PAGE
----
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830 years of Małachowianka – Poland’s oldest school

23.06.2010 Universities
"You're like a great, old tree, guarding the history and tradition" - said during the celebration of 830th anniversary of Małachowianka in Płock, Poland’s oldest school, the school principal Renata Kutyło-Utzig. The celebration is accompanied by the 17th Reunion of Małachowiaki, school graduates and teachers. The first such meeting was held in 1894.
Currently named Marshal Stanislaw Malachowski High School, commonly called the Małachowianka, the school received this name by resolution of the City of Płock Council in 1921. The school was founded in 1180 by St. Michael Collegiate, as a foundation of Dobiechna, widow of Wojsław, guardian of Bolesław III, Polish ruler buried in the crypt of the cathedral of Płock. Since then, many times rebuilt, the school has existed continuously in the same location. It is also one of the oldest schools in Europe.

During Saturday's celebration of 830th anniversary of Małachowianka near the school viridarium an obelisk was unveiled with the inscription: "Dobiechna. Foundress of the collegiate church of St. Michael - 1180". Mazovia voivodeship marshal Adam Struzik awarded Małachowianka with commemorative medal Pro Mazovia in recognition of outstanding services to the region.

"Throughout the centuries, this school has educated many good, wise people who have contributed to the development of our country. There were heroic times and the times of daily, normal work, times of lack of sovereignty and its recovery" - said Struzik at the ceremony. He added that the contribution of teachers and graduates of Małachowianka to the development of Płock, Mazovia and Poland is today a symbol.

Małachowianka graduates participating in the anniversary celebrations included the members of the last anti-communist youth organization - "Children of Płock Region", banned in 1954 by the Office of Security. The organization was founded in 1953 on the initiative of Małachowianka students and eventually had about 15 members, also bringing together students of other schools in Płock. Its members printed and distributed anti-communist leaflets and painted anti-communist slogans on walls.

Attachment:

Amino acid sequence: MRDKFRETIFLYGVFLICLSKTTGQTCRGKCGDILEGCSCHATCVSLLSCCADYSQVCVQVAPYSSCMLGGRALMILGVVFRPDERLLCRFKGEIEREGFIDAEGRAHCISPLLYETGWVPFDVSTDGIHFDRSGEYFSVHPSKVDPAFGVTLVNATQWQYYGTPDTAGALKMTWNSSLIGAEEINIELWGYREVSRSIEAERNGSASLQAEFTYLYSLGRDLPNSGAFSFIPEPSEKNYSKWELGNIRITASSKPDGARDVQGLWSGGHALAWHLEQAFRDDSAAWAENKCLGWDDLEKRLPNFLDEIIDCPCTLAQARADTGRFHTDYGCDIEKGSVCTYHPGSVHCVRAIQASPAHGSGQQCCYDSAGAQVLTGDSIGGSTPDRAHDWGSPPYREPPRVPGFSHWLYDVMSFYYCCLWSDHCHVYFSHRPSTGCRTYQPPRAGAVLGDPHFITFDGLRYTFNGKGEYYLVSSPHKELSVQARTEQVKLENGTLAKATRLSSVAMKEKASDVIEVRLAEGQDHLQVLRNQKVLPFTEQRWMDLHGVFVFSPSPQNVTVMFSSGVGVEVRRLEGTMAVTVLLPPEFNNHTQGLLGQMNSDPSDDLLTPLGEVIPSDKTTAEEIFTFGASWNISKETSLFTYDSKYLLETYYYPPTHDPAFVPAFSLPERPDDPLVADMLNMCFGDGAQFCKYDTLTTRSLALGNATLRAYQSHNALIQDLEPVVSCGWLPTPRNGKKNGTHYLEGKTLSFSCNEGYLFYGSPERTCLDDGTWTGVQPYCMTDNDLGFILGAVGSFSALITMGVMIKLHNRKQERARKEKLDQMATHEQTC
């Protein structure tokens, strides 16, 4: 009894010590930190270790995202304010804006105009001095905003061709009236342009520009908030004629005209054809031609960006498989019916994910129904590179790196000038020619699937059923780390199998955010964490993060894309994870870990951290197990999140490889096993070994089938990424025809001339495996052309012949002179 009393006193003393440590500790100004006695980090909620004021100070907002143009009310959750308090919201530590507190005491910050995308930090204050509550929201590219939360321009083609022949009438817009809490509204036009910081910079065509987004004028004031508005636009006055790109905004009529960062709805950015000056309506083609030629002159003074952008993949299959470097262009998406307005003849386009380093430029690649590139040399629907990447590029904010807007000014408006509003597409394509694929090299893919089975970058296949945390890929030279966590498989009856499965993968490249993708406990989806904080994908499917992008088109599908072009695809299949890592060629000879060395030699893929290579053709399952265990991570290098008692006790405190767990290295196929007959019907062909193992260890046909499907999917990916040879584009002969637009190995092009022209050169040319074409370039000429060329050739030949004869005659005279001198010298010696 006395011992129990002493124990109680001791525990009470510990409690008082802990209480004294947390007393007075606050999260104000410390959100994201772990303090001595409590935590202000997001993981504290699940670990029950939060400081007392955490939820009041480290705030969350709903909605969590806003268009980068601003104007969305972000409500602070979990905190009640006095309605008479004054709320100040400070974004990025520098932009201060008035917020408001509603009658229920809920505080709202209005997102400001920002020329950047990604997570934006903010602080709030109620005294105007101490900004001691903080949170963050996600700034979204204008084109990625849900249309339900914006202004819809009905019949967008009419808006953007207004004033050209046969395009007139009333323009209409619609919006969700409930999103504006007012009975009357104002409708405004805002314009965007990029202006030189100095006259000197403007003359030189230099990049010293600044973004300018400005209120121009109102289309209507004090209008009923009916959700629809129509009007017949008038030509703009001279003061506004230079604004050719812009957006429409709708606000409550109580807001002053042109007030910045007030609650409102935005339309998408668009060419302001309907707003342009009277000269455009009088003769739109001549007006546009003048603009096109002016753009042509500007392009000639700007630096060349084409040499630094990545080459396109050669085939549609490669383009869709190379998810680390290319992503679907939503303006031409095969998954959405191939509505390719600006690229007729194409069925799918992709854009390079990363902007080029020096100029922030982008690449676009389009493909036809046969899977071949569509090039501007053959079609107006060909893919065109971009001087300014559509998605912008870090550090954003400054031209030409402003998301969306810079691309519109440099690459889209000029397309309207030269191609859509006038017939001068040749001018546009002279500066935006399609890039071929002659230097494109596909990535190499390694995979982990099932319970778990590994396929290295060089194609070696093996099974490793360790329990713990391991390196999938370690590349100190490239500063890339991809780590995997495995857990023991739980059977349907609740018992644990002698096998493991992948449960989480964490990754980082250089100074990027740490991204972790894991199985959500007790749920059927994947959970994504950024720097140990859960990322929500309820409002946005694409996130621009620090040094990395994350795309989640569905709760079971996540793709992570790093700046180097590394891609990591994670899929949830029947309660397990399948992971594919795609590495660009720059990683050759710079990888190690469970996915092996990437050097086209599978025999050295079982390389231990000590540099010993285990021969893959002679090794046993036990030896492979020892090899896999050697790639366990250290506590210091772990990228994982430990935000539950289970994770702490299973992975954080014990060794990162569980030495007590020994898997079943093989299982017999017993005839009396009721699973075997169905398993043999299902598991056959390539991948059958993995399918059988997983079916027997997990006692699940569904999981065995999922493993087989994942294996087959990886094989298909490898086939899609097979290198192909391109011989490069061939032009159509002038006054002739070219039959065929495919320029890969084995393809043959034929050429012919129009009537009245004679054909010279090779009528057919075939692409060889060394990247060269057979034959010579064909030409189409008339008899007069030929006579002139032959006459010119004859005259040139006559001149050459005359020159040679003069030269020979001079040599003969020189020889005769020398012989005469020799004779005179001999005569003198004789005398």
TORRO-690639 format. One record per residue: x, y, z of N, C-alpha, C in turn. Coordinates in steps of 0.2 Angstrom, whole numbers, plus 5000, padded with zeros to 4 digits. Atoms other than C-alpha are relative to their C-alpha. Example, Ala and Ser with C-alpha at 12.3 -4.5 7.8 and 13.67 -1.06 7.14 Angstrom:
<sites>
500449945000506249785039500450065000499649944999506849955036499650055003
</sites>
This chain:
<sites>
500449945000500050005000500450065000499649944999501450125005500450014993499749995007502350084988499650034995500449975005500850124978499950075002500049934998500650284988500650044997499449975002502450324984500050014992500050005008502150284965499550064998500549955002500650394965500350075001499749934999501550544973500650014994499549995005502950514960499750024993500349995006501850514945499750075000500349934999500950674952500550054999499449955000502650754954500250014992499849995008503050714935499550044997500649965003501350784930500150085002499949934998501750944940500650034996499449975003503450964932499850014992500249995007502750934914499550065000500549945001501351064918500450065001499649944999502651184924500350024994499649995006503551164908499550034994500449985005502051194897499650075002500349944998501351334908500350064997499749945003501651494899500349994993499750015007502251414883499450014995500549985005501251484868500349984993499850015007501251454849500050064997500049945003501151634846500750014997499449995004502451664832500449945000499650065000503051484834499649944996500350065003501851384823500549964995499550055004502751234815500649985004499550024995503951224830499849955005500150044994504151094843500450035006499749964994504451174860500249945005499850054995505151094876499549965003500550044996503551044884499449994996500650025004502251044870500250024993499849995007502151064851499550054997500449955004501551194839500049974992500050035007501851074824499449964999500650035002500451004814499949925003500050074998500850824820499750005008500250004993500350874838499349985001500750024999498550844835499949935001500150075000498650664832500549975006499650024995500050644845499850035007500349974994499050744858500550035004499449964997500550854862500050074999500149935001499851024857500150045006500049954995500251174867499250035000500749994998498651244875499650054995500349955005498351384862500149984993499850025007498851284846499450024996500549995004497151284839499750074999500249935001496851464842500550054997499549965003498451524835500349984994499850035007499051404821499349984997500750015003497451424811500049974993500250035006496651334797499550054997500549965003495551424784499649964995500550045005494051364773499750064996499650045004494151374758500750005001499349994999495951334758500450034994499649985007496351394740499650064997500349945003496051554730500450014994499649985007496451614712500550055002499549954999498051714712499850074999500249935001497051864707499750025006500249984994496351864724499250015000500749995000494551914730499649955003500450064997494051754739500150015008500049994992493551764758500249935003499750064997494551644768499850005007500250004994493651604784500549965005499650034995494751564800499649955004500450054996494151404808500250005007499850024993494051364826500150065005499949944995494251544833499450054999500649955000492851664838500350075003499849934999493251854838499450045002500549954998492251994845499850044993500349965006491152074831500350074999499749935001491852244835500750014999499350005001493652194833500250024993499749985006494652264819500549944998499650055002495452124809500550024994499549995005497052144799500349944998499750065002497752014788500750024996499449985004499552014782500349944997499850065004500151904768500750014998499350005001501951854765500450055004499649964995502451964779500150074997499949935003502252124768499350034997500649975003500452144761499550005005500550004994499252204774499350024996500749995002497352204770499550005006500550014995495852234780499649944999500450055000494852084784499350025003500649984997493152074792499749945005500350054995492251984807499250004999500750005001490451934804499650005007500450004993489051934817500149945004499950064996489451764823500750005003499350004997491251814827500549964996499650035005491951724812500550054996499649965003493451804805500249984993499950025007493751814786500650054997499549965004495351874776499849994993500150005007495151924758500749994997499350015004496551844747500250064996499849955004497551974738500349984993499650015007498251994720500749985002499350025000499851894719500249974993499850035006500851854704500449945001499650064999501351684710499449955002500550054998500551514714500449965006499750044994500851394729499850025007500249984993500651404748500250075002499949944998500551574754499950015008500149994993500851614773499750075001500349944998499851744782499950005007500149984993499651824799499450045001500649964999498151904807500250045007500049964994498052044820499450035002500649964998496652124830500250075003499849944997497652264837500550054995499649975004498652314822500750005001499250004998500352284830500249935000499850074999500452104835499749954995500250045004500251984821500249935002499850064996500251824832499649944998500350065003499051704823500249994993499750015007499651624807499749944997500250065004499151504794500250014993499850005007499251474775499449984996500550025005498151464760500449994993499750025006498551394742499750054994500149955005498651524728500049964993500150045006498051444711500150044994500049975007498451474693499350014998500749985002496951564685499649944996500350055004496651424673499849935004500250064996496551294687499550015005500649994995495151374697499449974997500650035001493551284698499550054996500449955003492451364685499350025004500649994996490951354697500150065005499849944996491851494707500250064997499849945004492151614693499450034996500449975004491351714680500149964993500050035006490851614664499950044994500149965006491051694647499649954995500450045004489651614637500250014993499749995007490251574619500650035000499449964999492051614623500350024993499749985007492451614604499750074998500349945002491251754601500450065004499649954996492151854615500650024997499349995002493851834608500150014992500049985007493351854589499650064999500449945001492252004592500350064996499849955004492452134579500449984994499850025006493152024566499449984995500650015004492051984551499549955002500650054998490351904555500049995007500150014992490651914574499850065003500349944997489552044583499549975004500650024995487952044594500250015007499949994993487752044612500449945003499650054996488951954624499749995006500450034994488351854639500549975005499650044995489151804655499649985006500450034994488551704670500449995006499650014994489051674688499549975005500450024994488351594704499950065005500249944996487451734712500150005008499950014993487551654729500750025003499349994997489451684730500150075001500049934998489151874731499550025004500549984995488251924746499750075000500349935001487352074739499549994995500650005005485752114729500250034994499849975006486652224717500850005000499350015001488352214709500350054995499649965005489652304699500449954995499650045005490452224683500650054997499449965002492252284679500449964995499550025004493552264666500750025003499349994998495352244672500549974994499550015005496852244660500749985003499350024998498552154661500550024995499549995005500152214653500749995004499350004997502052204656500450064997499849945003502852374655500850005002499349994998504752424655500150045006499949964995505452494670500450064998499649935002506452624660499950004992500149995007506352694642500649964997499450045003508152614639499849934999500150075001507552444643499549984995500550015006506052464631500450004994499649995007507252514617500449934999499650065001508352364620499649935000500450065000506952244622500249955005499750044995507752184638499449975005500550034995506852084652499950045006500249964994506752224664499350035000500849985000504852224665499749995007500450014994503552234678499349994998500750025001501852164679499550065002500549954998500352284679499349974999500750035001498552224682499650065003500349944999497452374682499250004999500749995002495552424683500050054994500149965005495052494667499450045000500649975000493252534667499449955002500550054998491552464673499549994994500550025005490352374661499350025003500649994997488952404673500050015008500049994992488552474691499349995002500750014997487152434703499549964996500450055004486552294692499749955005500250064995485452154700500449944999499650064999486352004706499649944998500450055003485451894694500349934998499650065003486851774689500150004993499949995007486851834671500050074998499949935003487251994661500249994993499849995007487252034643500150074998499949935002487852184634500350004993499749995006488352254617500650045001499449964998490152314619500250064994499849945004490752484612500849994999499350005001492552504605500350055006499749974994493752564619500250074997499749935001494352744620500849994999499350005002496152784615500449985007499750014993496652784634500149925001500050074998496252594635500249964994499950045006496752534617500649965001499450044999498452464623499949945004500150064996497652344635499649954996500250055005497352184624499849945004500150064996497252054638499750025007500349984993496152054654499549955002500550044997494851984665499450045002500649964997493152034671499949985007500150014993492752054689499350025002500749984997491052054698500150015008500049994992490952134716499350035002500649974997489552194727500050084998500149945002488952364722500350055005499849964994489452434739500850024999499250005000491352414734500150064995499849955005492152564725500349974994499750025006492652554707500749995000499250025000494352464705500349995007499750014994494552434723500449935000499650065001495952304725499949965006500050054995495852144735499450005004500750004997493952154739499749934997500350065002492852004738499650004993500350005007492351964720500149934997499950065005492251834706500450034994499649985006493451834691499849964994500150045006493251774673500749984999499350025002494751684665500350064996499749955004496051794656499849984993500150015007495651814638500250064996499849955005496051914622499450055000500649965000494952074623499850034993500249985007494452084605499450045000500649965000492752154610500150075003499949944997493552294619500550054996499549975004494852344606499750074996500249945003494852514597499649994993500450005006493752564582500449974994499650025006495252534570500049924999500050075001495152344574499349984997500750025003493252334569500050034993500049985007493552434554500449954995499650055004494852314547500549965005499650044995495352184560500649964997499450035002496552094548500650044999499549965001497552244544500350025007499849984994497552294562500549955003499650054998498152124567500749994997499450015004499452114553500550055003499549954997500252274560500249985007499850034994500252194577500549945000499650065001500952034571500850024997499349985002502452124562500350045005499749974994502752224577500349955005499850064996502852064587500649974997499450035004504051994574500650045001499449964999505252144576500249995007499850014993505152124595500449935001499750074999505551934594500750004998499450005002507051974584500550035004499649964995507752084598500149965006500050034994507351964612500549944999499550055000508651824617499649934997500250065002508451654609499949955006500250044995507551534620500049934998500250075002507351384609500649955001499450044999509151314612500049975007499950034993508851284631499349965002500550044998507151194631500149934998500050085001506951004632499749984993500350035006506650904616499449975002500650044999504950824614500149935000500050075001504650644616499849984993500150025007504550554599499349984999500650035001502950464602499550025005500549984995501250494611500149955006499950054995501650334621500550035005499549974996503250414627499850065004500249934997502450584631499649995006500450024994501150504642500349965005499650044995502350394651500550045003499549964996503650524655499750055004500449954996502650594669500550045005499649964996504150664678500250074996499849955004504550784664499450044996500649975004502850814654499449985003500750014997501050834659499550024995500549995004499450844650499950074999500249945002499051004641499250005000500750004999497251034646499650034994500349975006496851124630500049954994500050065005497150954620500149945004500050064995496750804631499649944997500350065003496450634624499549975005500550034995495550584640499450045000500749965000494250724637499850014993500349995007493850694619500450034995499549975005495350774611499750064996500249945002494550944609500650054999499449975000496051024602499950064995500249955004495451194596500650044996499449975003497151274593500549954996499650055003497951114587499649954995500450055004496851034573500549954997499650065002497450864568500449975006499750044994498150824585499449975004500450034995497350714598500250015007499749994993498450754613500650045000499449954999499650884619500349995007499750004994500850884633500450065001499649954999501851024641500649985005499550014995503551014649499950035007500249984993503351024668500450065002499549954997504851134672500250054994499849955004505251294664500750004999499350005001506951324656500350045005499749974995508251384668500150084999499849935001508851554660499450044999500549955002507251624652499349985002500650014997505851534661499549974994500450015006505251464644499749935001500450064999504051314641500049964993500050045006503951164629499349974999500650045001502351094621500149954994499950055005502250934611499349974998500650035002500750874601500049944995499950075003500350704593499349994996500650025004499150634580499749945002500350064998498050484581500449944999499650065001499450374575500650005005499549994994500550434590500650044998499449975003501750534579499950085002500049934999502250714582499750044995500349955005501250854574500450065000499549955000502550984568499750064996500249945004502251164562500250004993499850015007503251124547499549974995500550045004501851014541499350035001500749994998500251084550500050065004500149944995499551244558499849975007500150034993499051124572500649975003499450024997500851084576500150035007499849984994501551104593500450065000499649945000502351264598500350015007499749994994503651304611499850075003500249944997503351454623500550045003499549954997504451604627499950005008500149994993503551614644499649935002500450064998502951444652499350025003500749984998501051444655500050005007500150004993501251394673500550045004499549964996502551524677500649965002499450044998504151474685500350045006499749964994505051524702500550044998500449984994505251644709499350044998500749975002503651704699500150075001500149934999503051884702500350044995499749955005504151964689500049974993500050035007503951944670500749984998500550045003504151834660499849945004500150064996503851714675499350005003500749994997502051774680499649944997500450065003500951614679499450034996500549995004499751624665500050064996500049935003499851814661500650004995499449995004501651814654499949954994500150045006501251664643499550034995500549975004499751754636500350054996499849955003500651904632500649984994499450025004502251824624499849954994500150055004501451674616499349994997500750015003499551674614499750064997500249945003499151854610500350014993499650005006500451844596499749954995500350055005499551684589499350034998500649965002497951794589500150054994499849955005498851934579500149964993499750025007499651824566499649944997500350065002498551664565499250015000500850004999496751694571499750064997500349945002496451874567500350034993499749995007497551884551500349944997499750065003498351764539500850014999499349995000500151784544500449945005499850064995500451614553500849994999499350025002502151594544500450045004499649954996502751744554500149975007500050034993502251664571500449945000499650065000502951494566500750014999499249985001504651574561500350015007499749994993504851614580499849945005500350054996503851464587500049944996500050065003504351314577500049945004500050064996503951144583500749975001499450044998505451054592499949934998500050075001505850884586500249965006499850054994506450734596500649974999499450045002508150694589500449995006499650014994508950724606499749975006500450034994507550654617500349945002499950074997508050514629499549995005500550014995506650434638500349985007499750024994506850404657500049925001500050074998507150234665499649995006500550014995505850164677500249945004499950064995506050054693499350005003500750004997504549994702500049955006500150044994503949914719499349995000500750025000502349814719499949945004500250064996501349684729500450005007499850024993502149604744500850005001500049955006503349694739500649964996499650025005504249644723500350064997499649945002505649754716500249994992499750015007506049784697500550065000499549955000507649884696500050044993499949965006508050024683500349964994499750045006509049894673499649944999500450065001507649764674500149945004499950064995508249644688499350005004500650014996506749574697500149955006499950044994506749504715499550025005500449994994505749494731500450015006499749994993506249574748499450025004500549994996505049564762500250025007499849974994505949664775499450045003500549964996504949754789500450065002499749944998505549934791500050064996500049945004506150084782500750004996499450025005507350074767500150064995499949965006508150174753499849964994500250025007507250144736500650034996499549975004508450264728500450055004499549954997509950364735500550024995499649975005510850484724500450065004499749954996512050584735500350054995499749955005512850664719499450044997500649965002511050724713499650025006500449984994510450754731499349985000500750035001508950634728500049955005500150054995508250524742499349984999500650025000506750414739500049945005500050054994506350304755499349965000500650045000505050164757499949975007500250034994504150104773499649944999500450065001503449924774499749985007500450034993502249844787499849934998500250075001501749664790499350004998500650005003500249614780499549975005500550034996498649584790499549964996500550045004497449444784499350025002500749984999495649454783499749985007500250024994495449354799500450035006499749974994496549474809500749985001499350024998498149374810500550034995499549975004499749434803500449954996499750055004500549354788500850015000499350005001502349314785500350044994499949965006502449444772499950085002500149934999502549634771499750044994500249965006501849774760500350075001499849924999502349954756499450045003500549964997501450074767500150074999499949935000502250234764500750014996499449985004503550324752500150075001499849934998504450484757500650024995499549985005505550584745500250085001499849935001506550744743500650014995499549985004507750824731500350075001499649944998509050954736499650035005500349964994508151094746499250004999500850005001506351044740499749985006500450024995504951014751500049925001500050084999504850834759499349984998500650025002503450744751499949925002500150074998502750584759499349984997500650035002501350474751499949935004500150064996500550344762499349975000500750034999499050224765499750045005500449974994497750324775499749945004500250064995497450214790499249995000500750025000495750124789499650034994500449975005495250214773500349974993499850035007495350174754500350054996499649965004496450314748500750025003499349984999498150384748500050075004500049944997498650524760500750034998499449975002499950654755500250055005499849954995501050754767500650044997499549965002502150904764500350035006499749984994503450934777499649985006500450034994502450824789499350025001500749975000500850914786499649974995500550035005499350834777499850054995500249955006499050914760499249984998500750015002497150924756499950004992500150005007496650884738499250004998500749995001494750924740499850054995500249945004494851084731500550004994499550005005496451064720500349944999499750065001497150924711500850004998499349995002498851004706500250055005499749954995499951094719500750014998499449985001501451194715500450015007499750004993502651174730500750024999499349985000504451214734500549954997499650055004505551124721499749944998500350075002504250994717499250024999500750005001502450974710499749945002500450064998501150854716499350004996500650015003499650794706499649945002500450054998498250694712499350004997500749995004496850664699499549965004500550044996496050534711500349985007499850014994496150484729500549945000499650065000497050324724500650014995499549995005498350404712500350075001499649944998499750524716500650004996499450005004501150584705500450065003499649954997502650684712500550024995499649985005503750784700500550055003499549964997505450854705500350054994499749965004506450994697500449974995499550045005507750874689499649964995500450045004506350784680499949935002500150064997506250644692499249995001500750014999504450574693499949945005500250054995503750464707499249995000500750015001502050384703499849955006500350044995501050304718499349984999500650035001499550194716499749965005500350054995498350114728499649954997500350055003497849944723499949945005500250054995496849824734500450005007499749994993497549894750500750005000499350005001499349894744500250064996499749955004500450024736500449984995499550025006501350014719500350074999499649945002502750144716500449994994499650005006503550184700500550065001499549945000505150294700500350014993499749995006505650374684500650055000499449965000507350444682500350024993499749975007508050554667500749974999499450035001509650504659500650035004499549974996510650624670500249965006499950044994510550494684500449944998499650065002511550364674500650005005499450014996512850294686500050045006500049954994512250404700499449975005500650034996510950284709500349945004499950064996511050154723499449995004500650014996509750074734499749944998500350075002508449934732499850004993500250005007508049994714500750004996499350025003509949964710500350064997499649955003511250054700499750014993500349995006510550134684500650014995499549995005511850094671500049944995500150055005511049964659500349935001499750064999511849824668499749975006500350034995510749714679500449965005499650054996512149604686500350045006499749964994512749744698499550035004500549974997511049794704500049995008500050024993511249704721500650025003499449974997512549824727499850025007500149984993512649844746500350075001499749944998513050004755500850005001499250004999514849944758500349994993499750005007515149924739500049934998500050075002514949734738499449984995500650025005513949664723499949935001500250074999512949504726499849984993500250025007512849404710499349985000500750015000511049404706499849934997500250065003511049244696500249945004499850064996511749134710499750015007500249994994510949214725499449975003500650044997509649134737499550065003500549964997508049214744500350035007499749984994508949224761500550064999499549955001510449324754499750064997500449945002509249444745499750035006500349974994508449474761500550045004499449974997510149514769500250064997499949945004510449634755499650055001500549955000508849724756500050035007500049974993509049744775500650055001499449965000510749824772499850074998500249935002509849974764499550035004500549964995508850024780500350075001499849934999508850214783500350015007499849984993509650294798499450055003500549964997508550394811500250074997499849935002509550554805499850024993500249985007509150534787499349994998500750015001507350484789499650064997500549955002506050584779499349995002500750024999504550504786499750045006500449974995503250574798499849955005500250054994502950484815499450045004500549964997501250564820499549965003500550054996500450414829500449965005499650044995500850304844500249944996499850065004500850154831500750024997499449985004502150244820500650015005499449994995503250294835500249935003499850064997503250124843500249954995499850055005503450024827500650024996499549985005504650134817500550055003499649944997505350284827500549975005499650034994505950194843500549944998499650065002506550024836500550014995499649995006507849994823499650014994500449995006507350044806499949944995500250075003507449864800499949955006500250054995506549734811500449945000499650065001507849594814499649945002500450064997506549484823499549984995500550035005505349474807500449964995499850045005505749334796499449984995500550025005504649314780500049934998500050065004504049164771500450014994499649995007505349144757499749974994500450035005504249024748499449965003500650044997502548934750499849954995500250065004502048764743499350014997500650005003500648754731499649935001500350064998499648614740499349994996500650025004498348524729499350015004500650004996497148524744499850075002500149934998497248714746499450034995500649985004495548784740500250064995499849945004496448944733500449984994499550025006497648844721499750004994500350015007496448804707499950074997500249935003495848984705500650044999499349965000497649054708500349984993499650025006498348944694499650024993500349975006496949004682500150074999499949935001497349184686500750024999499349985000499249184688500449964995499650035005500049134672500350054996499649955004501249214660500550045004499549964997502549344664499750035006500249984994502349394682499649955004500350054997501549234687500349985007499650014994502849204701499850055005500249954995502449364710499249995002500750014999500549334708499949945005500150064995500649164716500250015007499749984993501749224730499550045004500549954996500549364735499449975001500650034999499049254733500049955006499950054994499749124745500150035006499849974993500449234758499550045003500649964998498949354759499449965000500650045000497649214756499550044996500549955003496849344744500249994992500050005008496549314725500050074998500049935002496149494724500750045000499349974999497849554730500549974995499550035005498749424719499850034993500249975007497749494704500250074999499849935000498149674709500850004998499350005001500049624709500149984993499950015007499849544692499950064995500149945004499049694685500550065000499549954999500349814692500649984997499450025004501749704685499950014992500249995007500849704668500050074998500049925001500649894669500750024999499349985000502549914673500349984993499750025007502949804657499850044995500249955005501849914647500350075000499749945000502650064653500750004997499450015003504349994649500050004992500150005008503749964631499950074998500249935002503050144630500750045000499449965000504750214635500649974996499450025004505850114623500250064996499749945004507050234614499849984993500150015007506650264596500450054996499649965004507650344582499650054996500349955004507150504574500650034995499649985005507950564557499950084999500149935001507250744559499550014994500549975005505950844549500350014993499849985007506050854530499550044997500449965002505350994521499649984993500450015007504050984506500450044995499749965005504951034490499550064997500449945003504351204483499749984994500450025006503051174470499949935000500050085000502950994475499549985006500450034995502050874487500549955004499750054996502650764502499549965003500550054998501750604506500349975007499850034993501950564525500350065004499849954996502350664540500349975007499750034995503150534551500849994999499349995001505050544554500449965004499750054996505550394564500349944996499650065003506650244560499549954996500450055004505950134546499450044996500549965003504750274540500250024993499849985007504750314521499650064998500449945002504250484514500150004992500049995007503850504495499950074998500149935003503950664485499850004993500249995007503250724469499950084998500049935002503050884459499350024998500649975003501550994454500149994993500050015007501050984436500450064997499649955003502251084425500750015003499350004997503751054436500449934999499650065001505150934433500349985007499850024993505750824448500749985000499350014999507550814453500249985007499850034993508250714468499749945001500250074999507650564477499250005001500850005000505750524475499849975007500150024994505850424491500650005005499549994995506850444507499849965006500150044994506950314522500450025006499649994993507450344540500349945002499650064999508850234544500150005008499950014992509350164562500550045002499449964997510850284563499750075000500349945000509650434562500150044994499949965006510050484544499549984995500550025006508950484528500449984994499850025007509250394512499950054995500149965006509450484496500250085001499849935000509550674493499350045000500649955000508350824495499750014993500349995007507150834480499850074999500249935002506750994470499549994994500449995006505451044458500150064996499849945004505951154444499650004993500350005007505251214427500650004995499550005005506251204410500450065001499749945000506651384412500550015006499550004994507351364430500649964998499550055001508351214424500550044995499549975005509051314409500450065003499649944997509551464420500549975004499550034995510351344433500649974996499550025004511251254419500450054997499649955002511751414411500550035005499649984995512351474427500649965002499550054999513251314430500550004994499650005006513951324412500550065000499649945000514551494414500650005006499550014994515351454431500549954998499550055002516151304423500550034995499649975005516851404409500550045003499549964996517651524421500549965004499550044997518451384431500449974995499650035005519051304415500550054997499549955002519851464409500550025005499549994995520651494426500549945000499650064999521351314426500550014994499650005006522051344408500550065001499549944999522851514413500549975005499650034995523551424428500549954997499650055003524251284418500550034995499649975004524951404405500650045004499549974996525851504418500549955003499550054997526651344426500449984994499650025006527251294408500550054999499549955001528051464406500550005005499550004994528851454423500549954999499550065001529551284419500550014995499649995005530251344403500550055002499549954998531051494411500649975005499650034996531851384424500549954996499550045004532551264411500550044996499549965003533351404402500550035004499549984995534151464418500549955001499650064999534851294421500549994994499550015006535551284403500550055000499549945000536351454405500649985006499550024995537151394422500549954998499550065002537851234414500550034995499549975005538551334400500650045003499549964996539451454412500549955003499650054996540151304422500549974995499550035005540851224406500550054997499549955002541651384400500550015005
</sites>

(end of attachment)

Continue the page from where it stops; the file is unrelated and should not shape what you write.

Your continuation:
"The year was 1953, probably early March. That was when the organization was founded. There were five of us classmates. We listened to Radio Free Europe and BBC, we talked about the situation in Poland, around us, the difficulties of everyday life, but also about Katyń, the truth of which was then officially being covered. It made us angry. We began to distribute leaflets, paint slogans on walls"- recalled in an interview with PAP 74-year-old Wiesław Nowakowski, co-founder of the "Children of Płock Region", the deputy commander of the organization led by Wojciech Rydzewski.

Nowakowski told that after the arrests in September 1954, most members of the organization ended up in "Toledo" prison, Praga district of Warsaw, and after conviction to a penalty of one to six years imprisonment, in the beginning of 1955, in the camp in Jaworzno working in the mine.

"I was released in 1956, after the amnesty" - added Nowakowski. He admitted that after being released from prison schoolmates from the organization "Children of Płock Region" were not meeting for a long time. "We agreed that we would not meet for several months, for security reasons. But later we kept in touch as brothers, and have been keeping in touch until now" - said Nowakowski, who met his surviving colleagues at the reunion of Małachowiaki.

To this day, preserved are the foundations of early medieval church of St. Michael, which was the beginning of Małachowianka. This oldest preserved part of the school can be seen in the school museum, located in the basement. Also preserved are the fifteenth-century tower and the seventeenth-century wing of the Jesuit College, existing from 1611 until the second half of the eighteenth century. Then the school was taken over the National Education Commission, giving it the status of inter-faculty state school. In the nineteenth century the institution functioned as a secondary school, and from 1914-1921 was named the Polish School.

School lecturers included: professor of rhetoric St. Andrzej Bobola (c. 1591-1657), Wojciech Szweykowski (1773-1838) - the first rector of the University of Warsaw, and the graduates: Hieronim Napoleon Bońkowski (1807-1886), later a teacher of children of Adam Mickiewicz, Honorat Koźmiński (1829-1916) declared blessed by Pope John Paul II, the president of the Second Republic of Poland, professor at the Lviv Polytechnic - Ignacy Mościcki (1867-1946), Colonel ao Aviation, participant of the Battle of Britain, commander of the Polish wing and the famous 303 Squadron - Jan Zumbach (1915-1986), and Tadeusz Mazowiecki (b. 1927) - The first Prime Minister of the Third Republic of Poland. MB

PAP - Science and Scholarship in Poland


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